Therefore, I am instead suggesting that colleges and universities strategically invest directly in the publishing process and industry through various forms of sponsorship, partnership, or even outright ownership. Today, with outsourcing and partnerships becoming the norm, why shouldn’t scholarly output follow suit? Why not expend campus resources in ways that give institutions more control over costs and modes of distribution? Doing so could begin to erode the commercial publishing conglomerates’ stranglehold on scholarly output and put at least some of that control back into the hands of those who produce this output. Perhaps this could be characterized as extending the Diamond approach of institutional funding to underwrite free and open access in a strategic way that provides more direct benefit to the funding academic institutions and, just as importantly, increased power in the marketplace.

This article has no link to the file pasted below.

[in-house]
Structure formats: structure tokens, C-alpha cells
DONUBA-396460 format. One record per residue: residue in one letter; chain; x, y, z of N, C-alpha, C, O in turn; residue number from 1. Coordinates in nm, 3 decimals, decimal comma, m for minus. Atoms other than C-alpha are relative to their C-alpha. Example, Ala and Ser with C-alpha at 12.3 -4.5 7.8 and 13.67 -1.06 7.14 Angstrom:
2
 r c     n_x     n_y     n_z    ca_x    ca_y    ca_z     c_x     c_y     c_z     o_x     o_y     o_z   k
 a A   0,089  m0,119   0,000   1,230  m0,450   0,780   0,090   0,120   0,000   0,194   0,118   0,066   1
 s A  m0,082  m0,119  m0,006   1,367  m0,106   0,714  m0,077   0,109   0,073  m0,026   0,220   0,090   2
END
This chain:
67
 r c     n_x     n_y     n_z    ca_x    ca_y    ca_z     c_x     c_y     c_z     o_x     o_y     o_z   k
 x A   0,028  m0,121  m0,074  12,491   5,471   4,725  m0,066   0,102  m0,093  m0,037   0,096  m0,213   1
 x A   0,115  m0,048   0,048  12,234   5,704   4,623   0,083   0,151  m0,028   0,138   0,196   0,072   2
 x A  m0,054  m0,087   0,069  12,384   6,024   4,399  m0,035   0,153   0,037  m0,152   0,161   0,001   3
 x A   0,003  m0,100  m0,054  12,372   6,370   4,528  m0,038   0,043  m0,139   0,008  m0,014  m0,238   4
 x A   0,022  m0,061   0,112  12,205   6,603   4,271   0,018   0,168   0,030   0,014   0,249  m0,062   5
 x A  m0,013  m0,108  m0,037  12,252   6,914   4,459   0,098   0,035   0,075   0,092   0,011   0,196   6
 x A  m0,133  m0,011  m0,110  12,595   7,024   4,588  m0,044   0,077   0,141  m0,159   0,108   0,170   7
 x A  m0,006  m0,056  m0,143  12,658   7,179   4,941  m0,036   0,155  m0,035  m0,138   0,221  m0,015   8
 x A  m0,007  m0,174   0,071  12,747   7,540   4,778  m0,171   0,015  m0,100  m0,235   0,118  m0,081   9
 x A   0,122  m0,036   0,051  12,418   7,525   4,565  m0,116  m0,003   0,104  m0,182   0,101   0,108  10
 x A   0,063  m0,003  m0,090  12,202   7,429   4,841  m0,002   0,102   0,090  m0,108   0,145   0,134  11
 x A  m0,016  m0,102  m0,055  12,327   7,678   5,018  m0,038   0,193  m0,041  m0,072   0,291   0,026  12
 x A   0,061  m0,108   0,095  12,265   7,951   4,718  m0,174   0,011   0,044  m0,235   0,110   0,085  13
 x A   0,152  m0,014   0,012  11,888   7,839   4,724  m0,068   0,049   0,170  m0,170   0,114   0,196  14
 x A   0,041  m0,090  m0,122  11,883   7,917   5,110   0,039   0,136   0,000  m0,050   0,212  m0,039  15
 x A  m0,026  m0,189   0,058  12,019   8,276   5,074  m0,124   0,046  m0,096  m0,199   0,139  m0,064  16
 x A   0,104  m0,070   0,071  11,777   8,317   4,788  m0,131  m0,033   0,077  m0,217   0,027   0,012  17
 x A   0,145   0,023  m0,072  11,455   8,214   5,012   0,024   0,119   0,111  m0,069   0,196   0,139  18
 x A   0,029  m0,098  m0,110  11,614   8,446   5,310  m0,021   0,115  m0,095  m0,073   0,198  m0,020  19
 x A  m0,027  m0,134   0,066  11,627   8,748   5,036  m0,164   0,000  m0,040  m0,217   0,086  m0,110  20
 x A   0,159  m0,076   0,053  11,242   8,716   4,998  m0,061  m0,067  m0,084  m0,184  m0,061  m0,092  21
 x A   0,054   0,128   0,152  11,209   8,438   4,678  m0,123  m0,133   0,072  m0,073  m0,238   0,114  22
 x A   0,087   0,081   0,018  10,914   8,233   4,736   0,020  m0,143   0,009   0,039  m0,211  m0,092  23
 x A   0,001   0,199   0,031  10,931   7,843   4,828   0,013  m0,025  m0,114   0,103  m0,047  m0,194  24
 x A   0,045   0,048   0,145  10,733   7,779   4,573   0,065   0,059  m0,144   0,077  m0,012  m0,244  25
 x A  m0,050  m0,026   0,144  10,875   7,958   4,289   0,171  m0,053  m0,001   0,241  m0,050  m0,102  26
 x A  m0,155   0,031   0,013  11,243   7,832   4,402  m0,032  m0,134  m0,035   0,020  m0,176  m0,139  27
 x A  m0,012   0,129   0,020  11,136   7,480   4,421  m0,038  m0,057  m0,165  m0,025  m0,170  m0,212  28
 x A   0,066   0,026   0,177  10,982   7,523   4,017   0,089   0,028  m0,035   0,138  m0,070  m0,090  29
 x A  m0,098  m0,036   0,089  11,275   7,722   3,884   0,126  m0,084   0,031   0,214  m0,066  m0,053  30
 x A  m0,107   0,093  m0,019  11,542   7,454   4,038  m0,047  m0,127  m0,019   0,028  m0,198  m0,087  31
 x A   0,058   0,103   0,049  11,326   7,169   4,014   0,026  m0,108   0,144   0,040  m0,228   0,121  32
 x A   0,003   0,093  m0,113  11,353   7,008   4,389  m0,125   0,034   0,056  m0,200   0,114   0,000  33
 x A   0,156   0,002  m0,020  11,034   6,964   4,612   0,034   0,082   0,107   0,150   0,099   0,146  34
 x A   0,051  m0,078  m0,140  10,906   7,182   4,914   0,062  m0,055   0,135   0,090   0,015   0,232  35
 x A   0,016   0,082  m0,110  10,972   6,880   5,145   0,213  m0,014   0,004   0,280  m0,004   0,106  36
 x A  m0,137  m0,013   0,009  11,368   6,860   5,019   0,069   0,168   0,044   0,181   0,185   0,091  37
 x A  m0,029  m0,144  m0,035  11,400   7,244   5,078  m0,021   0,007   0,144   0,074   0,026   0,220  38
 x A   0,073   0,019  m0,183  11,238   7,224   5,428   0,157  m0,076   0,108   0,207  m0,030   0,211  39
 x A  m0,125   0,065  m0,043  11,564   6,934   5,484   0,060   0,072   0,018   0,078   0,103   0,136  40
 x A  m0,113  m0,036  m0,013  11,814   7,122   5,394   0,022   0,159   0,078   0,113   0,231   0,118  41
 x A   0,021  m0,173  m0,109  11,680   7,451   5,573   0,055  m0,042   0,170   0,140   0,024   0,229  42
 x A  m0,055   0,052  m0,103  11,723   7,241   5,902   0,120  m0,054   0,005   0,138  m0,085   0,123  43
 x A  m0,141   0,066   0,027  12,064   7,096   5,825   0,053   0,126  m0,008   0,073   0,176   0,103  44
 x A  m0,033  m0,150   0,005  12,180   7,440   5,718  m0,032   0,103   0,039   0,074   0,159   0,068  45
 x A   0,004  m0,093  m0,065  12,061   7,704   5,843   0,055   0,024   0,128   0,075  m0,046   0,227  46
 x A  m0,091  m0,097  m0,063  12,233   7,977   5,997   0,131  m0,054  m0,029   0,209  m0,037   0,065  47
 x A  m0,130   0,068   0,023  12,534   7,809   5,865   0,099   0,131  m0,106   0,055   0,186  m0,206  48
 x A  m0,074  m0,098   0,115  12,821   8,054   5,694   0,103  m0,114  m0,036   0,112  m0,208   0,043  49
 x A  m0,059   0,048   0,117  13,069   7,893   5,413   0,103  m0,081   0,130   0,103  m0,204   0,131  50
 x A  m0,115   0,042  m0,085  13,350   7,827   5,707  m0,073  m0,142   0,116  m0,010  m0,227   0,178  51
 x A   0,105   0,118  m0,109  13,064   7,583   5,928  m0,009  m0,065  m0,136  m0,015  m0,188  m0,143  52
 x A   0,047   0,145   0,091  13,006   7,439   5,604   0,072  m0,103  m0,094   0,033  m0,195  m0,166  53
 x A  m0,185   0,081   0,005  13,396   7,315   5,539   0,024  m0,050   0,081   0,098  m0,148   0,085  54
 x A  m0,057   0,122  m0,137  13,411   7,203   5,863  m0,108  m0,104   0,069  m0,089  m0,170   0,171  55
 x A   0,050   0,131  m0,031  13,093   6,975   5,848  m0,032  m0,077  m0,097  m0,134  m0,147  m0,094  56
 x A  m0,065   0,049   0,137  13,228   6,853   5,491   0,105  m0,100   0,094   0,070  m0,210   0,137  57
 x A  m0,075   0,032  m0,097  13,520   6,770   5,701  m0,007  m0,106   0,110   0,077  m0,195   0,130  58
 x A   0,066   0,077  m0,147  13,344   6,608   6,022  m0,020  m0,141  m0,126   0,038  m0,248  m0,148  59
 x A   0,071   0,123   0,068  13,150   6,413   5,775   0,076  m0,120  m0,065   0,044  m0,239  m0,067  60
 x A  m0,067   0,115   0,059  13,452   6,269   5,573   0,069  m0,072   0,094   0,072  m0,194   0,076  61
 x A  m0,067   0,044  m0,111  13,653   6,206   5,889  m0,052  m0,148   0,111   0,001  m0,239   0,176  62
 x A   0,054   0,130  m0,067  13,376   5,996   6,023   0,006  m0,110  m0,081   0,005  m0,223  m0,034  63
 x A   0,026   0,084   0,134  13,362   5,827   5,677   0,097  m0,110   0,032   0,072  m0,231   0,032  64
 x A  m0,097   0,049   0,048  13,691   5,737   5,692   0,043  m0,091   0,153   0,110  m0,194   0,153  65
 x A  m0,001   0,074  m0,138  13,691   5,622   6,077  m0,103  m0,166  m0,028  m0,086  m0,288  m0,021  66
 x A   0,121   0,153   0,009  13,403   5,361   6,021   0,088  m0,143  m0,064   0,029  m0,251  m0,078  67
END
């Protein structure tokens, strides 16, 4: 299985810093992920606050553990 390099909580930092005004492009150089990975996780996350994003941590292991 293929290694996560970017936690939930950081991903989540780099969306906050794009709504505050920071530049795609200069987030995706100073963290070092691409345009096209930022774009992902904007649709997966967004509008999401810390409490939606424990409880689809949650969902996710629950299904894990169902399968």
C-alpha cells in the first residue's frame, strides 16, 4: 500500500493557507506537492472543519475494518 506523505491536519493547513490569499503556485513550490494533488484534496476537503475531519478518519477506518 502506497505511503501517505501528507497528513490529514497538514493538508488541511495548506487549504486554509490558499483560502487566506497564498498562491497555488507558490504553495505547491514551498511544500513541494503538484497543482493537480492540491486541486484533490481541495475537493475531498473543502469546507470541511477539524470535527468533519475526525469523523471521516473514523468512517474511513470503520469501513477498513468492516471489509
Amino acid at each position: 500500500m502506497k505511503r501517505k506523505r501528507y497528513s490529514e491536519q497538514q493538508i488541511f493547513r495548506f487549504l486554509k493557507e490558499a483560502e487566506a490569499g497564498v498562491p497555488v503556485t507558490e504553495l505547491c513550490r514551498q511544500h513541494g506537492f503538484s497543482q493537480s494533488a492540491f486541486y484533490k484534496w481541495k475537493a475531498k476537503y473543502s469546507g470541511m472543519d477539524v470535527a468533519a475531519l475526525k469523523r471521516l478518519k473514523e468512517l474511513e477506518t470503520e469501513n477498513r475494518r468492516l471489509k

A significant number of institutions are already paying extra to make their faculty publications OA. Why should these institutions waste funds on up-front fees that fail to move us any closer to universal OA and that keep commercial publishing monopolies in control of the marketplace? If more colleges and universities were to take up the charge and invest in at least one high-quality OA journal through sponsorship, partnership, or ownership, the academic community could begin to take charge of its own intellectual property and change the scholarly journal marketplace. Crazy idea? Perhaps. Who would be willing to invest, why would they do so, what would be the result, and how would it happen?